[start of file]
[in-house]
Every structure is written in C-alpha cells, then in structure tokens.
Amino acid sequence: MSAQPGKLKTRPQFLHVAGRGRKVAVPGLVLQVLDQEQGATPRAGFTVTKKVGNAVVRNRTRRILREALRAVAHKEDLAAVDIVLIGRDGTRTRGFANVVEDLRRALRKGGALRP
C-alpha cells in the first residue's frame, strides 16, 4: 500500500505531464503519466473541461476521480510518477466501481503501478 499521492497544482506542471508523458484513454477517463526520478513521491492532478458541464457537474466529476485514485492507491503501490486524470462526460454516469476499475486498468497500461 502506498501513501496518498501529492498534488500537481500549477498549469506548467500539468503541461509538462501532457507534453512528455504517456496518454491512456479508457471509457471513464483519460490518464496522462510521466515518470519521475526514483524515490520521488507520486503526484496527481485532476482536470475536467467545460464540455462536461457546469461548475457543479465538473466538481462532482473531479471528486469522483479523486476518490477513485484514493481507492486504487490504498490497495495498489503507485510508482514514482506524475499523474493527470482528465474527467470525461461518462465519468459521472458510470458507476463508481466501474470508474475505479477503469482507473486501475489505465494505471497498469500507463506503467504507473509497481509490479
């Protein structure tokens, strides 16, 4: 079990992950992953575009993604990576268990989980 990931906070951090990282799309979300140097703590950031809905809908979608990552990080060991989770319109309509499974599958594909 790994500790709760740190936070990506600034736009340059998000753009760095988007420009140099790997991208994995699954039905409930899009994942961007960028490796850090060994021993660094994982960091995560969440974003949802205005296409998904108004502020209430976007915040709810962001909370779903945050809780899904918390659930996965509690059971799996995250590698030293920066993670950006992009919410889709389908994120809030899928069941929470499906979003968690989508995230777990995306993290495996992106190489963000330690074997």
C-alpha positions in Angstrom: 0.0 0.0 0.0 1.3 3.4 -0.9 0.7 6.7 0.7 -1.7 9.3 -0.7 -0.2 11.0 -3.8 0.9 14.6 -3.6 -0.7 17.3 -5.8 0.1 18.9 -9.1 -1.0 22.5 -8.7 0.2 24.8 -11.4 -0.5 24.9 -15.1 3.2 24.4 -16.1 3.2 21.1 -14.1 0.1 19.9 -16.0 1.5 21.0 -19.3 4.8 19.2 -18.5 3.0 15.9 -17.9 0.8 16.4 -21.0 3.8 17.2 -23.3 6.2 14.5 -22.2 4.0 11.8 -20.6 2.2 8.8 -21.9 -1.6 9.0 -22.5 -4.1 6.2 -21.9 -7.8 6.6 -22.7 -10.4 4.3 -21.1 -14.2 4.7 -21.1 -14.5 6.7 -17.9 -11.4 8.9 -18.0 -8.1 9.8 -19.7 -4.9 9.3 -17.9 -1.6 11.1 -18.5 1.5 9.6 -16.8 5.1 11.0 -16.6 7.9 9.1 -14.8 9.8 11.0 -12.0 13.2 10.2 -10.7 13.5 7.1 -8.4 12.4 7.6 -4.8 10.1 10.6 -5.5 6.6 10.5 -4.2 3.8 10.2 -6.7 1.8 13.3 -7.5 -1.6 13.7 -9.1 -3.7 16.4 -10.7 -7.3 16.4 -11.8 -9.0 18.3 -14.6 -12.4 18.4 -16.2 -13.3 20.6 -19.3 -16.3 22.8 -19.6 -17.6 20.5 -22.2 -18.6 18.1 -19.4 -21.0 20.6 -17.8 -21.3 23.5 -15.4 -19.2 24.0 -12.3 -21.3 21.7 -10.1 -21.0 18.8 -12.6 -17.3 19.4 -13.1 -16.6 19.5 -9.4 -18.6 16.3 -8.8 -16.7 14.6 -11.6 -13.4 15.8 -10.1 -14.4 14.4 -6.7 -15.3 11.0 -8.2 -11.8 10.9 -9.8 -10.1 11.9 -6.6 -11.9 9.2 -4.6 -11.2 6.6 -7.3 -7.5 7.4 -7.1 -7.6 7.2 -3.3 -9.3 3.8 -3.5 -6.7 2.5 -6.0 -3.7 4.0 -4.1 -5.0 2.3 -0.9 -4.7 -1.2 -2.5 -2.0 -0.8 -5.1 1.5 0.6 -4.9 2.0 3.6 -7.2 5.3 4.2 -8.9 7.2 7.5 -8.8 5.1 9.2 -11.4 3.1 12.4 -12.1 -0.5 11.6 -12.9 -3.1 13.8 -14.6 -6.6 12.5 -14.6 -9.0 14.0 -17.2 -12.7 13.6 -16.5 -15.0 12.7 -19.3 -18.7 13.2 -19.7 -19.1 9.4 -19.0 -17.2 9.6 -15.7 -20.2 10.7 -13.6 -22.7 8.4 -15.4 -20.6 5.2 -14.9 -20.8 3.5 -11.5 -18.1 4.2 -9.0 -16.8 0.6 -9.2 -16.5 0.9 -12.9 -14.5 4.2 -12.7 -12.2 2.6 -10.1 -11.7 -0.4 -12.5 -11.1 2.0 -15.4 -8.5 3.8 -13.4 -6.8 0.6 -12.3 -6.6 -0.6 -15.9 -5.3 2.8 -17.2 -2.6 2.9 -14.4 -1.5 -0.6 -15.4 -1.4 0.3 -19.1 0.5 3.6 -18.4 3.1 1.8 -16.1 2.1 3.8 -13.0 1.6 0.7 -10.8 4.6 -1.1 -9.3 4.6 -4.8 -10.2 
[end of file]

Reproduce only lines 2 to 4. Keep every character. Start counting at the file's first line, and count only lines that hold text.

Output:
Every structure is written in C-alpha cells, then in structure tokens.
Amino acid sequence: MSAQPGKLKTRPQFLHVAGRGRKVAVPGLVLQVLDQEQGATPRAGFTVTKKVGNAVVRNRTRRILREALRAVAHKEDLAAVDIVLIGRDGTRTRGFANVVEDLRRALRKGGALRP
C-alpha cells in the first residue's frame, strides 16, 4: 500500500505531464503519466473541461476521480510518477466501481503501478 499521492497544482506542471508523458484513454477517463526520478513521491492532478458541464457537474466529476485514485492507491503501490486524470462526460454516469476499475486498468497500461 502506498501513501496518498501529492498534488500537481500549477498549469506548467500539468503541461509538462501532457507534453512528455504517456496518454491512456479508457471509457471513464483519460490518464496522462510521466515518470519521475526514483524515490520521488507520486503526484496527481485532476482536470475536467467545460464540455462536461457546469461548475457543479465538473466538481462532482473531479471528486469522483479523486476518490477513485484514493481507492486504487490504498490497495495498489503507485510508482514514482506524475499523474493527470482528465474527467470525461461518462465519468459521472458510470458507476463508481466501474470508474475505479477503469482507473486501475489505465494505471497498469500507463506503467504507473509497481509490479